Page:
We all talk the language of ‘per 1,000 bd ft.’. So let’s divide that by 10 to have 100 bd ft. What is that worth to you? In many cases today it is worth a sawing fee of 20 cents per ft. So for each 100ft. added in production you will receive a $20 dollar bill. When a band costs 5 dollars more and yields you 100 ft more in an hour you just received an additional $15.00 profit. If that happens for 5 hours you increase profits by $95.00 ($15 for the first hour + $20 x the additional 4 hrs.).
So how much did the blade cost new? Lets use a price tag of $35.00 (yours could be more or less depending on length) and do the math: $95 (additional profit) - $35 (cost of blade) = $60.00 (over what you typically would have made). At this point using this method of rating, this blade has more than double paid for itself just from the additional yield. It is like sawing with FREE BLADES and increasing profit.
So, would you saw with FREE BLADES if I can show you how? Yes? Ok, then let me tell you about a customer who called me the other day.:
Customer: “Tim, I cannot continue buying these new Super Sharp blades” (he was speaking of the Magnum 1-1/2 x 055 x 1 inch tooth @ $35.00).
Customer: “My old style blades @ $30.00 gives me about 8 sharpenings per blade and these Mags only give me 4 sharpenings.
Tim: “What do you like about the Mag blade over the old style?”
Customer: “Oh, these mags cut great, they saw faster, they cut longer between sharpenings, and they remove the dust better.
At this point I’m thinking to myself, “That is a lot to get for a $5.00 difference!”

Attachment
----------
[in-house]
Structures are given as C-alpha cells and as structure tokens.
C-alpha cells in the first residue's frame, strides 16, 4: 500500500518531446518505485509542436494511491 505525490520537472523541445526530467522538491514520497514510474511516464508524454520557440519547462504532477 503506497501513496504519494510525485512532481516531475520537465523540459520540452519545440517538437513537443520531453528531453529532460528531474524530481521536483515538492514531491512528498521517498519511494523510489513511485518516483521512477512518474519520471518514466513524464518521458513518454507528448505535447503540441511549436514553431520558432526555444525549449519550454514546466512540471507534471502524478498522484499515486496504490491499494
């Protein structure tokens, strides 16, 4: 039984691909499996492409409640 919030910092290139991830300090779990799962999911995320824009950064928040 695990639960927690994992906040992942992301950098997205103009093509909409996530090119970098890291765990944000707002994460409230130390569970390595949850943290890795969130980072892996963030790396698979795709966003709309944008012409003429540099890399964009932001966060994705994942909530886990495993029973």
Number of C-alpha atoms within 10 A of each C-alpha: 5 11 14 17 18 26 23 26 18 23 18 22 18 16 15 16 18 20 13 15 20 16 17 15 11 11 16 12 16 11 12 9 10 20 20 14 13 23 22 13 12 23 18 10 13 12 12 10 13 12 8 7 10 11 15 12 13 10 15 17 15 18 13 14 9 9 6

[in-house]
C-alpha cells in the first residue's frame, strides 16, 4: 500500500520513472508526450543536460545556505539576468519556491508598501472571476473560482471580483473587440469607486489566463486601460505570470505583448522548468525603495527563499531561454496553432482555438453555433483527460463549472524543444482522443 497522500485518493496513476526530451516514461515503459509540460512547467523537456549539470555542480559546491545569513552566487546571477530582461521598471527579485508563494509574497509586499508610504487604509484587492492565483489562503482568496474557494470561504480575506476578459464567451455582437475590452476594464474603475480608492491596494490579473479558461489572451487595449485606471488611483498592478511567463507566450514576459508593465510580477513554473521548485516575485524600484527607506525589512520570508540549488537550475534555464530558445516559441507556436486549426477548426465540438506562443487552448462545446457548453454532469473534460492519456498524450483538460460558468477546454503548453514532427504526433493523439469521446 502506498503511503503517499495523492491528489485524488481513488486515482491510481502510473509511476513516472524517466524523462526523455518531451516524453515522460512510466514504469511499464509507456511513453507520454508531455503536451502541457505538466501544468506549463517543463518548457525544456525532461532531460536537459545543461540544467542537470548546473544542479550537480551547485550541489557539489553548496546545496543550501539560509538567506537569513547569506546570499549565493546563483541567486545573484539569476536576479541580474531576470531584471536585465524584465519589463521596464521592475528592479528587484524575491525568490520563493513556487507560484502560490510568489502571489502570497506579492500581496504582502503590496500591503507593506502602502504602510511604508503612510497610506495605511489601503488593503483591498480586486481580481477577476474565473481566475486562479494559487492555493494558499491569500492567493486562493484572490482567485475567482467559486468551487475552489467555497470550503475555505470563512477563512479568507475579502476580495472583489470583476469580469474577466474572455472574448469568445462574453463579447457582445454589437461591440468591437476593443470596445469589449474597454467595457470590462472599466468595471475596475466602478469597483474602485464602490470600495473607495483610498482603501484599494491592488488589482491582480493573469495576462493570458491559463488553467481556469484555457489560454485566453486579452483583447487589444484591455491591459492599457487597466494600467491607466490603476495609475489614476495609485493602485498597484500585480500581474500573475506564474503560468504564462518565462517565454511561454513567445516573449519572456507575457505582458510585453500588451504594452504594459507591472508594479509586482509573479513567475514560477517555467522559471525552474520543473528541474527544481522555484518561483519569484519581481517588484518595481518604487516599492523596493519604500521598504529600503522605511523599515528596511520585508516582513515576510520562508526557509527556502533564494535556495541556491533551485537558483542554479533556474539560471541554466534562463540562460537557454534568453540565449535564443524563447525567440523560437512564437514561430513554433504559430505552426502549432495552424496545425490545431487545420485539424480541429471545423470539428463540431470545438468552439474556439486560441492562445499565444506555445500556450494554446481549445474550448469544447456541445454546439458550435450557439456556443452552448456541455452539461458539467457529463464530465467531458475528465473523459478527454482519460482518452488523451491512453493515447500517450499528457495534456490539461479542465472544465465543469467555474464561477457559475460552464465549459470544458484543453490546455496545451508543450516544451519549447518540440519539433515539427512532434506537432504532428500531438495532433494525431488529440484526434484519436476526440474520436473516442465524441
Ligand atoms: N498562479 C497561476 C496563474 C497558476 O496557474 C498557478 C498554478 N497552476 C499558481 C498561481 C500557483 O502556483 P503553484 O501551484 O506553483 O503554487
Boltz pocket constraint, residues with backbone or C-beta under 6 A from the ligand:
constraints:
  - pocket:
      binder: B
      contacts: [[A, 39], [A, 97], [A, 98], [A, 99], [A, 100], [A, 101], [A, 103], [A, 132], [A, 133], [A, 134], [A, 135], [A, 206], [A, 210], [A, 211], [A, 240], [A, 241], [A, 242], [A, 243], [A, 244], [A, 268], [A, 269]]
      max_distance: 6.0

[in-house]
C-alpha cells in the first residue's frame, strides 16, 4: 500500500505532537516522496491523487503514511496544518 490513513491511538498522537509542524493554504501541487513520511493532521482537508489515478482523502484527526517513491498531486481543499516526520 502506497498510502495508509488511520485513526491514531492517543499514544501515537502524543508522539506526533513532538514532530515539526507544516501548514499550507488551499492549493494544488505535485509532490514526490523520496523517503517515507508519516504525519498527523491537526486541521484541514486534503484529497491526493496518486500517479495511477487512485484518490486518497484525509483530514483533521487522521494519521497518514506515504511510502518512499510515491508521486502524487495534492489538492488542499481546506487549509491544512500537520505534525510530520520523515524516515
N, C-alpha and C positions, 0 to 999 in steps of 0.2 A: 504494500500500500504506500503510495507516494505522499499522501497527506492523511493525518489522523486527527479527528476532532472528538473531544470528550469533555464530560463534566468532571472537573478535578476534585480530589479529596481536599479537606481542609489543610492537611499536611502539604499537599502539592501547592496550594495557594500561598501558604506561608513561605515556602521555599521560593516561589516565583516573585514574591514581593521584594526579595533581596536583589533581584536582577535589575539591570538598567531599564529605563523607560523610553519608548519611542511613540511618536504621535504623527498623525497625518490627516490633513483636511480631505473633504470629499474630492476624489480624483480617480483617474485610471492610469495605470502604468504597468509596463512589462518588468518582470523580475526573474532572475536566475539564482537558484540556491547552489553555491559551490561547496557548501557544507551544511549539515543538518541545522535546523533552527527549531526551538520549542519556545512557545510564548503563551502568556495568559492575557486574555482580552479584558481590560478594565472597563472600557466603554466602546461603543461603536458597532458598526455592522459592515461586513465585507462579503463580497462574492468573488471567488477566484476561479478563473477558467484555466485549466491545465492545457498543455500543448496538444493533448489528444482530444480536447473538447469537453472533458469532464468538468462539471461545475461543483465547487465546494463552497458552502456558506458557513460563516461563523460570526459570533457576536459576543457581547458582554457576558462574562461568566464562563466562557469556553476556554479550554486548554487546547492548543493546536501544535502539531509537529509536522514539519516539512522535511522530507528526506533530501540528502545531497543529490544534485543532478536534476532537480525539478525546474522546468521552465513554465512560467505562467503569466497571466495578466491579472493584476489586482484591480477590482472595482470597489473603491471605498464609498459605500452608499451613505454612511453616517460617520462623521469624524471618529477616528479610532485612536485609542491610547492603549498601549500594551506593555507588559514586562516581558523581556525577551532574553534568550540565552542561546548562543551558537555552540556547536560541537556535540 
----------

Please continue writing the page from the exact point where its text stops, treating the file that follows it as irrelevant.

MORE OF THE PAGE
Tim: “If it is sawing faster and you can run longer per run, this has to increase your yield per day. So how much increase do you get?”
Customer: “At least 600 bd ft.”
Tim: “Wow! That’s a pretty good increase! So how much do you yield for sawing 600 ft more?”
Customer: “20 cents per ft.”
Tim: “That’s 20 cents x 600 ft = $120.00 per day increase. So will two Magnum blades yield you 8 hrs of total life if you were to use them and sharpen them and continue doing this until they break?”
Tim: “Wow! That is good.”
So here’s what he and I finally put to paper:
Two Mag blades costing $35.00 lasted him 4 hrs each total run time (he knew they gave more life than that as well as I did, but we’ll use the conservative number) so $35 +$35 = $70.00 total blade cost. But they yielded an extra income of $120.00 more than his old blades in those 8 hrs. Even if you were to get your old style blades for free and they never got dull you would still make less money by running them in comparison to running the Super Sharp™. Because a $120 increase minus $70 for blades gives $50.00 more per day using the Magnum blade in comparison to using his old style blades even if they were free! You would lose $50 a day, or $250 per week, or $1,000 per month by not running Super Sharp!